After all, the inevitable ups and downs of barbell training offer more than enough of a challenge to a guy without any additional harassment. To a your person who's just experienced the thrill of added muscle on his arms, or who's just had the satisfaction of increasing the poundage in an exercise that's been giving him problems, a sarcastic, "So what ...big deal ... so what does that nonsense mean anyway?" can be like a slap in the face. AND I KNOW IT CAN. But I've also learned this too, fellows: if you will but shrug these people off, YOU WILL MAKE IT. You will make it, and don't listen twice to any screwball that regards your self-interest and development as a joke to be made, at YOUR expense. Keep everlastingly at the pursuit of your goal (be it bodybuilding for what have you), and keep your eyes clearly fixed upon the goals YOU to achieve. Remember: When a person chides and ridicules your efforts he's doing it out of jealousy, meanness or ignorance, and you've got more important things to concern you than misfits who want to discourage you. People who are satisfied with themselves always stand above any need to belittle and browbeat others. Go for those muscles with everything you've got, and sweat bullets to get 'em if you must!"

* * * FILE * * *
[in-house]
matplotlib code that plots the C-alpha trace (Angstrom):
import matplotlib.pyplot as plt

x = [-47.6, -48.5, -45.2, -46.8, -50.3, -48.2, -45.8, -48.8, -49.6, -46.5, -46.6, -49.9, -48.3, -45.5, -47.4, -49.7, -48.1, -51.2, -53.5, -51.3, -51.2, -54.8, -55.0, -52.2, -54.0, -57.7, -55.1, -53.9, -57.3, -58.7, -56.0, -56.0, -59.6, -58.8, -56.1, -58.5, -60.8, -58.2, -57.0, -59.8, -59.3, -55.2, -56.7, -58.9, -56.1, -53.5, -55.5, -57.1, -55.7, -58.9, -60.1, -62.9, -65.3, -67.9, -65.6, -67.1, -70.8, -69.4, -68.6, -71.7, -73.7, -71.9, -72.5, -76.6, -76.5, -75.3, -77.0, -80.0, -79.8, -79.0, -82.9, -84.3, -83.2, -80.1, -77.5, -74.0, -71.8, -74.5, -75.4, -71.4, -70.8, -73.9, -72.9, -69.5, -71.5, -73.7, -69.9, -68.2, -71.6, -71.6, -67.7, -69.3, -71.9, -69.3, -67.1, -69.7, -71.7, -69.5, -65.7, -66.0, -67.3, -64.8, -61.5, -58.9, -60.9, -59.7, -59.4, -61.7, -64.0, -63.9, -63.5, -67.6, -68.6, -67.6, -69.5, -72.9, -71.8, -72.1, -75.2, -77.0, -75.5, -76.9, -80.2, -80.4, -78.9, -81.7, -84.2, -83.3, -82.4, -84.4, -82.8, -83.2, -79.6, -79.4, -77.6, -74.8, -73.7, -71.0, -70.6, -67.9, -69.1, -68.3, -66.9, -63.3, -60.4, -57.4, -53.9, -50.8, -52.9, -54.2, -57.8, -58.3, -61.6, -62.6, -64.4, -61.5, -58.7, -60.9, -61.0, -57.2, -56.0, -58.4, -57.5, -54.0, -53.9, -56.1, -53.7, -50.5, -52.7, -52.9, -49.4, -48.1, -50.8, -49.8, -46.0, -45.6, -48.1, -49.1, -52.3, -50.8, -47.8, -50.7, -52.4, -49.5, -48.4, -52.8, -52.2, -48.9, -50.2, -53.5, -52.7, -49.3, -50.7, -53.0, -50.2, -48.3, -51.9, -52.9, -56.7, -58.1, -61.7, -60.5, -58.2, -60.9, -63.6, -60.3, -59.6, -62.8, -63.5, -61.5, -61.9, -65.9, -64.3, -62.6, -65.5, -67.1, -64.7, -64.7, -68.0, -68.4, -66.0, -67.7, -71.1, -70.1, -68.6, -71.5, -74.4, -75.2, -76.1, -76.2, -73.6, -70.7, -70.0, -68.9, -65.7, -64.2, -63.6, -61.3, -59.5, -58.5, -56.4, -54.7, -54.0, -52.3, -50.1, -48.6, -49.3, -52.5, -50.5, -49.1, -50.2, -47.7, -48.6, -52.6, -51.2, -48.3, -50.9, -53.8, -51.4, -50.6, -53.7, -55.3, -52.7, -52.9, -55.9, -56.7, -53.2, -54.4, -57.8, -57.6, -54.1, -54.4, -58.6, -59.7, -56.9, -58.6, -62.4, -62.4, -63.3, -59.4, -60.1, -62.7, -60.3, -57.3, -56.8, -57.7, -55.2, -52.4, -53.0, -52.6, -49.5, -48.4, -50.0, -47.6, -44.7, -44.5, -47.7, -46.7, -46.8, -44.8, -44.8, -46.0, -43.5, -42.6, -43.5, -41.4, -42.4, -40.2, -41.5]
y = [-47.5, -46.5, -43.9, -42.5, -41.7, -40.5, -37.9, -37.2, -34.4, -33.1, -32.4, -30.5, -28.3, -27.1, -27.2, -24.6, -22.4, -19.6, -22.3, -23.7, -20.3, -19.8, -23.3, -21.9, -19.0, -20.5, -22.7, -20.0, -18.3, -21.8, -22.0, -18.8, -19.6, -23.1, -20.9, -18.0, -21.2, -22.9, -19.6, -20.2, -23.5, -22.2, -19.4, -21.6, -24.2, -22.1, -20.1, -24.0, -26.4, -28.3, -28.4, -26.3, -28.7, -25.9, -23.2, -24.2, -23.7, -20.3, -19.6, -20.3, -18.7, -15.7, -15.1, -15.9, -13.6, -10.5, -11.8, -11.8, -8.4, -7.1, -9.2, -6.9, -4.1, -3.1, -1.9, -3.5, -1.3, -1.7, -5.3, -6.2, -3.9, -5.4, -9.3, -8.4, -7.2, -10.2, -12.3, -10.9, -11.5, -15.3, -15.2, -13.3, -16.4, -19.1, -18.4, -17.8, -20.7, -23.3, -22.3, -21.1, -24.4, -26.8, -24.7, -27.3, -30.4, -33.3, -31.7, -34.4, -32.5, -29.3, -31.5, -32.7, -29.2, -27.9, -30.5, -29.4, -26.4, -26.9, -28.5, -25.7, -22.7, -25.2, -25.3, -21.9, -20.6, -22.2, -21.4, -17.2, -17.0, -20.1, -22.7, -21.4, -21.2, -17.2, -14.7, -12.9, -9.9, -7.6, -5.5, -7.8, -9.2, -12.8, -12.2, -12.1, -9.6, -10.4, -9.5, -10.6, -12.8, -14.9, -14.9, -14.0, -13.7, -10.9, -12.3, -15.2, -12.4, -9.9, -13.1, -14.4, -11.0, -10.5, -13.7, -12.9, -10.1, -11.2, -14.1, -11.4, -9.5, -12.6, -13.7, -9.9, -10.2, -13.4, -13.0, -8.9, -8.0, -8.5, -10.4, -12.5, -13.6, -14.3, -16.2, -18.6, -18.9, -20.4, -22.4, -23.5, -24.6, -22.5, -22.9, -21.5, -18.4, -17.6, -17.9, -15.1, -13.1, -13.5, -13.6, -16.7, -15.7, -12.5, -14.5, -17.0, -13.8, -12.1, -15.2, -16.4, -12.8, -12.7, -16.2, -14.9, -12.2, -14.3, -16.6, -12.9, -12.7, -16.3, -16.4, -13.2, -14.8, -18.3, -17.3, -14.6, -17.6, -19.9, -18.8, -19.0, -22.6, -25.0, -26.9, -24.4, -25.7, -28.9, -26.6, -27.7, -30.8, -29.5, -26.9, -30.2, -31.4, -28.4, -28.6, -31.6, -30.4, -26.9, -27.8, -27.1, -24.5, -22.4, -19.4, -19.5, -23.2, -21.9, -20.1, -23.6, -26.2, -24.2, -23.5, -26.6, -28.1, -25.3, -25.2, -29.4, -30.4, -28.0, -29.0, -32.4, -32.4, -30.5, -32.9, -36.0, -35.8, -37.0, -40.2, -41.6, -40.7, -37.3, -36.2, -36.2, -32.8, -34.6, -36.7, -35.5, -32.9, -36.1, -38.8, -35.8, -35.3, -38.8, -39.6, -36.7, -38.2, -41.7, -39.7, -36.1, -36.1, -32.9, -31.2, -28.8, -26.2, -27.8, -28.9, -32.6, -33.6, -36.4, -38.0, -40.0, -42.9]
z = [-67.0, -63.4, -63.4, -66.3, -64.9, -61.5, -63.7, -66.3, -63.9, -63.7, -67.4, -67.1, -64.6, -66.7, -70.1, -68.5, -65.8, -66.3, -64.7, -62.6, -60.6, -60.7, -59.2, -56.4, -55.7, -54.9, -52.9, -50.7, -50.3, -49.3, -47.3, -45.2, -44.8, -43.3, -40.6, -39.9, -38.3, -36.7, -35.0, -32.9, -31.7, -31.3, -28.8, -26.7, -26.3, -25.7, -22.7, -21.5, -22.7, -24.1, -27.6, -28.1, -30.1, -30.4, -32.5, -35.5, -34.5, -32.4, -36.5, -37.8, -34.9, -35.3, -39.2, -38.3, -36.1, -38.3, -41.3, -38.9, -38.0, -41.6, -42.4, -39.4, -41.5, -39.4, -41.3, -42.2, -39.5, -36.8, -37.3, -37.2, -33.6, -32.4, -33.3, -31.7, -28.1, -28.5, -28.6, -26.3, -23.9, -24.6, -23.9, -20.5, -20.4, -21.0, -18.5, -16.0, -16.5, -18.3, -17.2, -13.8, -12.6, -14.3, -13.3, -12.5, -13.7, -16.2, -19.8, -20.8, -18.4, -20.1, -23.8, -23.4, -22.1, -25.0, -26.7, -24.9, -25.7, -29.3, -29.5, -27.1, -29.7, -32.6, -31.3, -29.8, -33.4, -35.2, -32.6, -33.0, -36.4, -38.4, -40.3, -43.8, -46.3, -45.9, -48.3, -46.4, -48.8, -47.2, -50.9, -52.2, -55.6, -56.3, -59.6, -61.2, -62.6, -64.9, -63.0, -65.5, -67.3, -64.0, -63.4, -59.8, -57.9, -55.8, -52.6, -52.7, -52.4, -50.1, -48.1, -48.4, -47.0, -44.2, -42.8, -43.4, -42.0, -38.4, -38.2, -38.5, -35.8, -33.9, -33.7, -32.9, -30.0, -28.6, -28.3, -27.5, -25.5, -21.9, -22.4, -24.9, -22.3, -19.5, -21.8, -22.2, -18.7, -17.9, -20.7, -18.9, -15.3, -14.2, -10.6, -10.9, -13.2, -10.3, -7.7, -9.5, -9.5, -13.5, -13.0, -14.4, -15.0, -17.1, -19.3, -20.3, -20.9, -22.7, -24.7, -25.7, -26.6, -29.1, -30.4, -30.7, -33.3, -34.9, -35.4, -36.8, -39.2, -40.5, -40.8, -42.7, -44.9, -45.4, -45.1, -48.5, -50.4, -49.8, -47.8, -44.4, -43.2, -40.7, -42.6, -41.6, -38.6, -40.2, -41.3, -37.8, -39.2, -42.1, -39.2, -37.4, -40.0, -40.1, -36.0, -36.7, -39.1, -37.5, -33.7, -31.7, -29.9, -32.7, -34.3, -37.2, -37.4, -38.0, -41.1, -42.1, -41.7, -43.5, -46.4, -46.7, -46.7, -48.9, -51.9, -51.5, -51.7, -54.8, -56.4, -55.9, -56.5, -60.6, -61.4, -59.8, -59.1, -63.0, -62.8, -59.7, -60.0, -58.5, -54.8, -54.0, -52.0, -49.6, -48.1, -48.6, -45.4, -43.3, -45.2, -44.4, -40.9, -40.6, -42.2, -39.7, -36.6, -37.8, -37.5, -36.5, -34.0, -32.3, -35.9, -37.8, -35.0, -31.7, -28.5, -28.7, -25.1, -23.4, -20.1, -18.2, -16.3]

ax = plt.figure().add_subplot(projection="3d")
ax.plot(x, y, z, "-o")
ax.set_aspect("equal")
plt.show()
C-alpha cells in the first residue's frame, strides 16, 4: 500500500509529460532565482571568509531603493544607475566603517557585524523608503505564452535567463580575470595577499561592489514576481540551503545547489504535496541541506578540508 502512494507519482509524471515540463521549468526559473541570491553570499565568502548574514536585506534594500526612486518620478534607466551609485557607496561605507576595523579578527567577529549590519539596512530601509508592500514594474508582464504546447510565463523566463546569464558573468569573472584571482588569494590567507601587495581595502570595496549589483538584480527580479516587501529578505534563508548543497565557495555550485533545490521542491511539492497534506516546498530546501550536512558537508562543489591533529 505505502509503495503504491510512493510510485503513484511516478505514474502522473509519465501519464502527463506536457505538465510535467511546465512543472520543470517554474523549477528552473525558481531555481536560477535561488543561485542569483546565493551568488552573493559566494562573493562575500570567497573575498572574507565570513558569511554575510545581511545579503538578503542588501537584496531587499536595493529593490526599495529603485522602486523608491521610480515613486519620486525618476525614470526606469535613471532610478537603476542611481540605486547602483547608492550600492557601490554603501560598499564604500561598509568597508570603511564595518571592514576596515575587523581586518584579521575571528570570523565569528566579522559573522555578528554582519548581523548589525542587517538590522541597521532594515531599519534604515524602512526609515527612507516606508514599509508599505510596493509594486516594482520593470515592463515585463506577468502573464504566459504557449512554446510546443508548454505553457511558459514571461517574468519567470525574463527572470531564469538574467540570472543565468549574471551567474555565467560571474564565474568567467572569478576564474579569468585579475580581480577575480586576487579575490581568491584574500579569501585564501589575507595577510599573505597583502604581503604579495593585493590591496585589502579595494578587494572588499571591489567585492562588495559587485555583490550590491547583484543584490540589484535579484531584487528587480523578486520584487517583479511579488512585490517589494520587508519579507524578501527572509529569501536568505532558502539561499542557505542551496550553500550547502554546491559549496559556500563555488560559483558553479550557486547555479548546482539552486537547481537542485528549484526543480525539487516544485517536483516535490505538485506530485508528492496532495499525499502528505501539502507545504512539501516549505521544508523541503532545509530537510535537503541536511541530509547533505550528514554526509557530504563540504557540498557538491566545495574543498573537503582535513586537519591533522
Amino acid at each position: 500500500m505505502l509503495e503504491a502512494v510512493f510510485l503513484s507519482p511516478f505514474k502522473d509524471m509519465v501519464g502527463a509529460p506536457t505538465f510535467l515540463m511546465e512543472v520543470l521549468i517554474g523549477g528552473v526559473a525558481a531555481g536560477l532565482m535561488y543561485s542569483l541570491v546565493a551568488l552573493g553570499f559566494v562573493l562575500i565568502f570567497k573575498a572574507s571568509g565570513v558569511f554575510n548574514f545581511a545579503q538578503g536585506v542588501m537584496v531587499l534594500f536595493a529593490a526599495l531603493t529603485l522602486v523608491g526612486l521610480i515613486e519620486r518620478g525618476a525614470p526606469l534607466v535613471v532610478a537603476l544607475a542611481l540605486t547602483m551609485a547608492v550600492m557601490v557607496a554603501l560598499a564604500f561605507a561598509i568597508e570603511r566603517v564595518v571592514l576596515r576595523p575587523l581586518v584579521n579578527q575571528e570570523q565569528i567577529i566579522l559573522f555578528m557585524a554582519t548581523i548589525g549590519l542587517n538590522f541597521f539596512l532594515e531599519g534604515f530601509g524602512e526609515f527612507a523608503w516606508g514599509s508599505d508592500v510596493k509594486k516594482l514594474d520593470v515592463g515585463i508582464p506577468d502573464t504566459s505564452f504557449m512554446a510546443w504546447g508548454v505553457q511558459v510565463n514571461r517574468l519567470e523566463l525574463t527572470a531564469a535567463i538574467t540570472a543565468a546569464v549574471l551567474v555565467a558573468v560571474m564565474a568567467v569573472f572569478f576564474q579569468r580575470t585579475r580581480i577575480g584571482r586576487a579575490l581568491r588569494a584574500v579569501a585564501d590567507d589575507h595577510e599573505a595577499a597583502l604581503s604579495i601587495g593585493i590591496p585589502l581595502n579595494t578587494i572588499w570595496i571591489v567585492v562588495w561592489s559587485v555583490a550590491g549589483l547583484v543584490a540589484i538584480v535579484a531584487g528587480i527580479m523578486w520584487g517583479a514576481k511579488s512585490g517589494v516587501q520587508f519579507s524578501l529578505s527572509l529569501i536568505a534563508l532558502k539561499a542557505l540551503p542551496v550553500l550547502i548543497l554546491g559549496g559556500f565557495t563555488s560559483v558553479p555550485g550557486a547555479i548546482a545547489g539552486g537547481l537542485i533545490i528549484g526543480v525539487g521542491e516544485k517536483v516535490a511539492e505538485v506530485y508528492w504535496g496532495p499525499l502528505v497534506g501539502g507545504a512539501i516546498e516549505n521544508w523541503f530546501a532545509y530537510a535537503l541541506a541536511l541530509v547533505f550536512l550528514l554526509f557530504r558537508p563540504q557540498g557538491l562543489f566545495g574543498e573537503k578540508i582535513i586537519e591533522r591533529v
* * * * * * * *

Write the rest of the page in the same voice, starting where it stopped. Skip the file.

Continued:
Written instruction is in a sense a limited means of communication. The words here must appear less forceful than they would if I were speaking to you personally. Consider then, that if I were personally instructing you, I'd have grabbed you by the shoulders and shaken you out of your slump. I'd have yelled, ranted and raved until I got the point across to you. YES, I sincerely believe that it's just that important.

It's the purpose of this article to guide you and encourage you along the road toward greater physical development, buy you can only be guided as far as YOU YOURSELF are willing to go. And I think that you know it's worth going all the way or you wouldn't have read this far. Please! Don't succumb to outside influences that urge you to give up one of the most rewarding activities you'll ever take part in.

Primarily these remarks have been addressed to the newcomer to the iron game, to the guy who has arms like straws, and who doesn't want to go through life with them. It has been directed at every one of you who has had difficulty working out. Keep at it; it's worth it. Keep at it despite any remarks from others. Keep at it despite those well-meaning know-nothings who pretend to "know what's best for you," but who really couldn't care less. Keep at it because you know within yourself, deep down, that it's a goal worth achieving. Don't let ANYBODY tell you it isn't.